Only one party is able to deliver a referendum on Europe.

Let Labour into power, propped up by the SNP, and the security and integrity of the United Kingdom is in jeopardy.

These are the kinds of arguments political parties deploy most of the time.  They know that our short attention spans, our impatient media and our culture of cynicism make more reasoned, complex and nuanced debate ineffective.  So although we will be voting on a many-hued constellation of different issues, events and personalities, our political realities have been whittled down to the banal and simplistic choice between black and white.

Or possibly white and black.

Depending on which school you went to.

“We’ve cut the deficit by a third… or is it a half?”

The Conservatives have launched a campaign poster declaring “THE DEFICIT HALVED”.  This is odd, as up until a few weeks ago they had been telling us they’d cut the deficit by a third.

To quote the Spectator’s Fraser Nelson, who drew attention to this shameless reshaping of British economic reality, “In the first six months of 2010 the government borrowed an extra £65.9 billion. In the first six months of 2014 year, it was £44.2 billion – so down by a third.”

Then how did our honest leaders come up with the “deficit halved” claim?  Easy.  They just redefined the word “deficit”.  To most of us, the deficit is a cash figure: the money the government has to borrow to pay for public spending not covered by taxes etc.  It is the amount we add to our national debt each year.  Now, magically, it means something different: “deficit” is apparently shorthand for “deficit as a percentage of GDP”.  And as GDP has risen over the last five years (it could hardly have done otherwise), this convenient ratio has fallen faster than the actual cash value of the deficit.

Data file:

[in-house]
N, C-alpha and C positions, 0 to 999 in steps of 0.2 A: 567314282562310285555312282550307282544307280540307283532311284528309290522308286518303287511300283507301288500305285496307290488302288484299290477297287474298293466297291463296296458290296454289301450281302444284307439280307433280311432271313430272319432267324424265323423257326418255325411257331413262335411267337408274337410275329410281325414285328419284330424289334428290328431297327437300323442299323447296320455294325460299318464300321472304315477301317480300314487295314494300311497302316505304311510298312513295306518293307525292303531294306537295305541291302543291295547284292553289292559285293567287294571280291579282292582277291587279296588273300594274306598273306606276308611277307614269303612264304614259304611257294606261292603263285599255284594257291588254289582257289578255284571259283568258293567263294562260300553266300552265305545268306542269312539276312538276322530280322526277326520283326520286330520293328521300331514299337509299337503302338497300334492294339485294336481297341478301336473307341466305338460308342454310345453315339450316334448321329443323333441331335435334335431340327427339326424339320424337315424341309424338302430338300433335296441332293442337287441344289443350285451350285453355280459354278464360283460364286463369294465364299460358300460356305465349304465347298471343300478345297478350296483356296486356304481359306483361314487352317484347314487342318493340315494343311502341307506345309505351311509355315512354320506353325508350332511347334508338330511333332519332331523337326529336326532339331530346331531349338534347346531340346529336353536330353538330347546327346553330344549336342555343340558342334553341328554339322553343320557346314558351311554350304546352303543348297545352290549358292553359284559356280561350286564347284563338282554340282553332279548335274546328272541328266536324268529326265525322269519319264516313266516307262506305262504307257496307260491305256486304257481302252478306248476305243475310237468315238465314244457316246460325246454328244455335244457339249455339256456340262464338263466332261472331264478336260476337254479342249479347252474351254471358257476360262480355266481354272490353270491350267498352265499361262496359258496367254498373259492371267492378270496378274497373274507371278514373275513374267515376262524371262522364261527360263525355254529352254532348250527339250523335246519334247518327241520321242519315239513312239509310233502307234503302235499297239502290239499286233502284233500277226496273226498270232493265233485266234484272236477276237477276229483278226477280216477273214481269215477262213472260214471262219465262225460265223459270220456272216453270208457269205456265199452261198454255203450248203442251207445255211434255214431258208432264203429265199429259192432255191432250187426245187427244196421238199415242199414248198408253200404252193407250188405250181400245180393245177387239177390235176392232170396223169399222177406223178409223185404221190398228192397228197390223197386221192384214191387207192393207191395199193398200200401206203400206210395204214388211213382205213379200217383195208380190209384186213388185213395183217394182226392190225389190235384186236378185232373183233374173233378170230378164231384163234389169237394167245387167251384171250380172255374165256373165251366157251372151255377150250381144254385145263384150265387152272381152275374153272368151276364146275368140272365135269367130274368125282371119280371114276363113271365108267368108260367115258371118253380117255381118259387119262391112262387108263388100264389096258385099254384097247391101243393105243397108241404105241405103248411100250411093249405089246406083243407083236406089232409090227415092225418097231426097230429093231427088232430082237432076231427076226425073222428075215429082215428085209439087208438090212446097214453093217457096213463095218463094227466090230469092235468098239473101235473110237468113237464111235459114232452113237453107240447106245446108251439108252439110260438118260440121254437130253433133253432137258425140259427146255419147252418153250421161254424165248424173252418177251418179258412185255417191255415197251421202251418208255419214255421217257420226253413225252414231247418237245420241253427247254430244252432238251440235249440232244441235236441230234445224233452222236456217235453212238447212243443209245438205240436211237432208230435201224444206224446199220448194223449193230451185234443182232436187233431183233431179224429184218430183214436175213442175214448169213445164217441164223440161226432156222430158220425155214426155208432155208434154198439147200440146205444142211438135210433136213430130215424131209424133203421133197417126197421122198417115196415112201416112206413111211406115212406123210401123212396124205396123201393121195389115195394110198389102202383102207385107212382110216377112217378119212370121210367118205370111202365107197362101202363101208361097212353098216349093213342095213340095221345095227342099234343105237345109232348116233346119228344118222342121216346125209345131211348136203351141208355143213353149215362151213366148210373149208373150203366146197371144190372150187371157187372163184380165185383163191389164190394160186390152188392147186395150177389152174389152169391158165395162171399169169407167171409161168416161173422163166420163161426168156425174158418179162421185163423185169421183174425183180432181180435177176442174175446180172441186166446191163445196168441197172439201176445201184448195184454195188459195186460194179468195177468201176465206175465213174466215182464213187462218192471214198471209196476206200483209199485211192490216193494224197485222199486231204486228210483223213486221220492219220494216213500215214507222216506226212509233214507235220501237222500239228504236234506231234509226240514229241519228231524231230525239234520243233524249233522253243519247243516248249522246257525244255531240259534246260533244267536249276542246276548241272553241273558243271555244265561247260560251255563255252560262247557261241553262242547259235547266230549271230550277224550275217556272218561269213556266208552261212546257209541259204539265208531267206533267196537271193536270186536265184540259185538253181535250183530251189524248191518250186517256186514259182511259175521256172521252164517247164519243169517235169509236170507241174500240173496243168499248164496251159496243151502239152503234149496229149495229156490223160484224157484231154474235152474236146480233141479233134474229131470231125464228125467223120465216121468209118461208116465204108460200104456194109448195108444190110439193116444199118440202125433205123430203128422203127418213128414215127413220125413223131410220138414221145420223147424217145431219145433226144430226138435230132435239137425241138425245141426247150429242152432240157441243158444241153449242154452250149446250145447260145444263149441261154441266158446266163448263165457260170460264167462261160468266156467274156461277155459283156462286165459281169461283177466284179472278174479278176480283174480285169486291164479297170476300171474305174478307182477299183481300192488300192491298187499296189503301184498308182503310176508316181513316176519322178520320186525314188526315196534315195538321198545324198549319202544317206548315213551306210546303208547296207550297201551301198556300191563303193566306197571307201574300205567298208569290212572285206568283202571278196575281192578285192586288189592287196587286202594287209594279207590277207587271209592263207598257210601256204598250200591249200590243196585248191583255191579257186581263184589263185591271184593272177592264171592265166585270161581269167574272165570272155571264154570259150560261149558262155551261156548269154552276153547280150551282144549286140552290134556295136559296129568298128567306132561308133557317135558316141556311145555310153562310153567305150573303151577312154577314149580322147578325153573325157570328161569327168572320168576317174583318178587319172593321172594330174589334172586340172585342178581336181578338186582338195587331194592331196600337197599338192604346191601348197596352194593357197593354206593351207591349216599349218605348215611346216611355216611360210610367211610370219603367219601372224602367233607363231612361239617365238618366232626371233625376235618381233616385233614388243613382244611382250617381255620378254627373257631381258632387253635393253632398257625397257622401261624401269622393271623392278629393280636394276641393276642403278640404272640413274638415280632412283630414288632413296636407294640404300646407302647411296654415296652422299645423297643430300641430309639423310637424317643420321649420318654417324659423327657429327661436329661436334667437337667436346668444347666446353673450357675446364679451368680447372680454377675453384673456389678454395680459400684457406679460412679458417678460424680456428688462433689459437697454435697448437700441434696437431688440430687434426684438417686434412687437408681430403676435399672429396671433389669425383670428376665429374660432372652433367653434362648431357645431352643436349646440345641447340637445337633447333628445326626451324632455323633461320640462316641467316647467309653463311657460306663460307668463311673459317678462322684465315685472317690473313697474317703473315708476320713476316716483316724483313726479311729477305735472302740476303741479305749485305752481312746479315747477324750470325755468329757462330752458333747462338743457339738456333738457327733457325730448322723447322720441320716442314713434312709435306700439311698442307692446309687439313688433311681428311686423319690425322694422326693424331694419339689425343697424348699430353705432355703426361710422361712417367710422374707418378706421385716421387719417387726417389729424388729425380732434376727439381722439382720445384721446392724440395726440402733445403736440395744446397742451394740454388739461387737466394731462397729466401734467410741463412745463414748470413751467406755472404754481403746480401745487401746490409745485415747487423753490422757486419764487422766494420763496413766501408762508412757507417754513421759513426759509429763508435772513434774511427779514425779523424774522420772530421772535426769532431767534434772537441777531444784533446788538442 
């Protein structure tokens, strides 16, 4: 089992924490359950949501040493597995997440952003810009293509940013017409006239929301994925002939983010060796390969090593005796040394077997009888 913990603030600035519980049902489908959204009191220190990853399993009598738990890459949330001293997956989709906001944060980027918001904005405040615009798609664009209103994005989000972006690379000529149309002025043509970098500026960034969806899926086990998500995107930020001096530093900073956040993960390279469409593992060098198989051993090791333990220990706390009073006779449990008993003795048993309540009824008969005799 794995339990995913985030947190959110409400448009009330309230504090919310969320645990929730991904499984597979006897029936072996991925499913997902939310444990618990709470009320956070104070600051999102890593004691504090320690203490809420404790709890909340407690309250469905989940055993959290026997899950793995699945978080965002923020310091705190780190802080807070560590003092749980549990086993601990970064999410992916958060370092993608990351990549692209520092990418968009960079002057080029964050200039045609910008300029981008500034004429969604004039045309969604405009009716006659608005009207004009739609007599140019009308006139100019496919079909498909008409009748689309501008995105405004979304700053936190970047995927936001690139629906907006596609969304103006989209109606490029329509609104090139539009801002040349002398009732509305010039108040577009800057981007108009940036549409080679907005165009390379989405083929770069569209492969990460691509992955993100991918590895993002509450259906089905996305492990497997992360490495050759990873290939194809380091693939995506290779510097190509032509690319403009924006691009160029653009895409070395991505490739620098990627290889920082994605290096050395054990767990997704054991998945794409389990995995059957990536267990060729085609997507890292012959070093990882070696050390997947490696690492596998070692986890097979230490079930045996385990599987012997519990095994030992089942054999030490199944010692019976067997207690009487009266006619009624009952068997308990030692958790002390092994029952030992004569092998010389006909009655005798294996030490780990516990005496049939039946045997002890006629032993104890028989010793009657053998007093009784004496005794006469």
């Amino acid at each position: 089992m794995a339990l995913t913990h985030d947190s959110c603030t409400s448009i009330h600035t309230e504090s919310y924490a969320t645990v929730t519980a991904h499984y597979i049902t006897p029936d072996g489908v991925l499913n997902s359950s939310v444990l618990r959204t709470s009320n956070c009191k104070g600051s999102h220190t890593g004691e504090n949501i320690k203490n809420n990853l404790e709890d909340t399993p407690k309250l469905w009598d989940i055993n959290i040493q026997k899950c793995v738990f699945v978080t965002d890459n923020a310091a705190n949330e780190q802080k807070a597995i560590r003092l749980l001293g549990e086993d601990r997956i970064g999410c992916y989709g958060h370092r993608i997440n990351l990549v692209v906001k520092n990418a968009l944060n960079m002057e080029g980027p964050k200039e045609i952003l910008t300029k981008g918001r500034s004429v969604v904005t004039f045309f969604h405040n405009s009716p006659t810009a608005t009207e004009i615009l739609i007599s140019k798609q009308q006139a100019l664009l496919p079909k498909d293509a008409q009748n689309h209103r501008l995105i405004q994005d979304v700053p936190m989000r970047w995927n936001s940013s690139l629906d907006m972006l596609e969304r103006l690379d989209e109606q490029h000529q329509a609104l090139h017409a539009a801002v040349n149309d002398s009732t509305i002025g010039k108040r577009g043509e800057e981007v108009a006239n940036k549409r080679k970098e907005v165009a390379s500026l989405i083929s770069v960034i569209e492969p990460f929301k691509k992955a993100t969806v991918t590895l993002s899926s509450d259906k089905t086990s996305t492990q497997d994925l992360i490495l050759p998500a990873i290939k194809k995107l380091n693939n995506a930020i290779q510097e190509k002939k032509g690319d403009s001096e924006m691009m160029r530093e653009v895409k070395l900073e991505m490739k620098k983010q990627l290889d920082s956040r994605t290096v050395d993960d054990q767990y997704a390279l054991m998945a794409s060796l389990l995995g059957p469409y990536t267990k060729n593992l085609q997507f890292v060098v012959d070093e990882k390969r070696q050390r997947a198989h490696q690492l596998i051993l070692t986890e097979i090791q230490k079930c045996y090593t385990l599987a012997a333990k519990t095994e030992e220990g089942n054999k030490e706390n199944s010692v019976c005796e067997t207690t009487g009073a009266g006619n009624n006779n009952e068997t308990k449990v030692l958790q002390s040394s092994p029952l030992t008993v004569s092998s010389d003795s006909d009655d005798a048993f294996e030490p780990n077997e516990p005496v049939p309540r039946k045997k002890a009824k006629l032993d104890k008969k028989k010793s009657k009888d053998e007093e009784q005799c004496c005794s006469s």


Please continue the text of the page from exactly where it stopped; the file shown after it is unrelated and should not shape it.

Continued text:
Tories will argue that the ratio is what matters in practice – the cash figure is meaningless unless you know how big is the economy that is incurring the resulting debt.  But that doesn’t make their pre-election definition-fiddling any less sneaky.

Terrorists, nation states and other Middle East beings

Flag of Islamic State

Flag of Islamic State

Here’s a standard representation of what’s going on in the Middle East right now: a terrorist group is killing civilians and the nation state that it threatens is struggling to deal with it, so the US and other Western powers feel obliged to intervene. We could be talking about Islamic State and Iraq, but the same words could also be used to sum up the confrontation between Hamas and Israel playing out in Gaza. Yet what both of these cases demonstrate is the inadequacy of these traditional terms. Simply labelling Hamas and Islamic State as terrorist groups does not encourage insightful analysis of these desperate situations. Equally, the very concept of the nation state is being tested to the limit in this turbulent region. We need better, more nuanced conceptions of the major players if we are to respond appropriately to the challenges they pose.

Victims of Belgian terrorism in the Congo, c.1900

Start with Islamic State. On the surface this is a particularly nasty organisation. Everything we hear about them fills us with dread – beheadings, crucifixions, persecution of minorities, mass executions. But to think of them merely as terrorists is dangerously to underestimate them. They are an army, battle-hardened, well resourced, with strong leadership, great communications and a clear vision that inspires many. Yes, they use terrorist tactics, but so have plenty of western nations and organisations. The British have a long history of horrific executions designed to send a message – think of Indian mutineers strapped over the muzzle of a cannon and blown apart. Heads on stakes and severed hands were commonplace in the Belgian Congo, and let’s not forget the many atrocities ordered by German officers within living memory. 

The real test is not the horrendous tactics used by Islamic State to achieve their military goals, but the way they behave once they are firmly in control. Thousands fled Mosul when ISIS, as it then was, rolled into town. But reports from the city suggest that life has almost returned to normal. Residents have been surprised by the moderation shown by their new rulers. The world looked on aghast as Islamic State captured the strategically vital Mosul Dam, but against many expectations they did not blow it up – even when they knew they were about to lose control of it to Kurdish forces. They behaved, one might almost say, responsibly.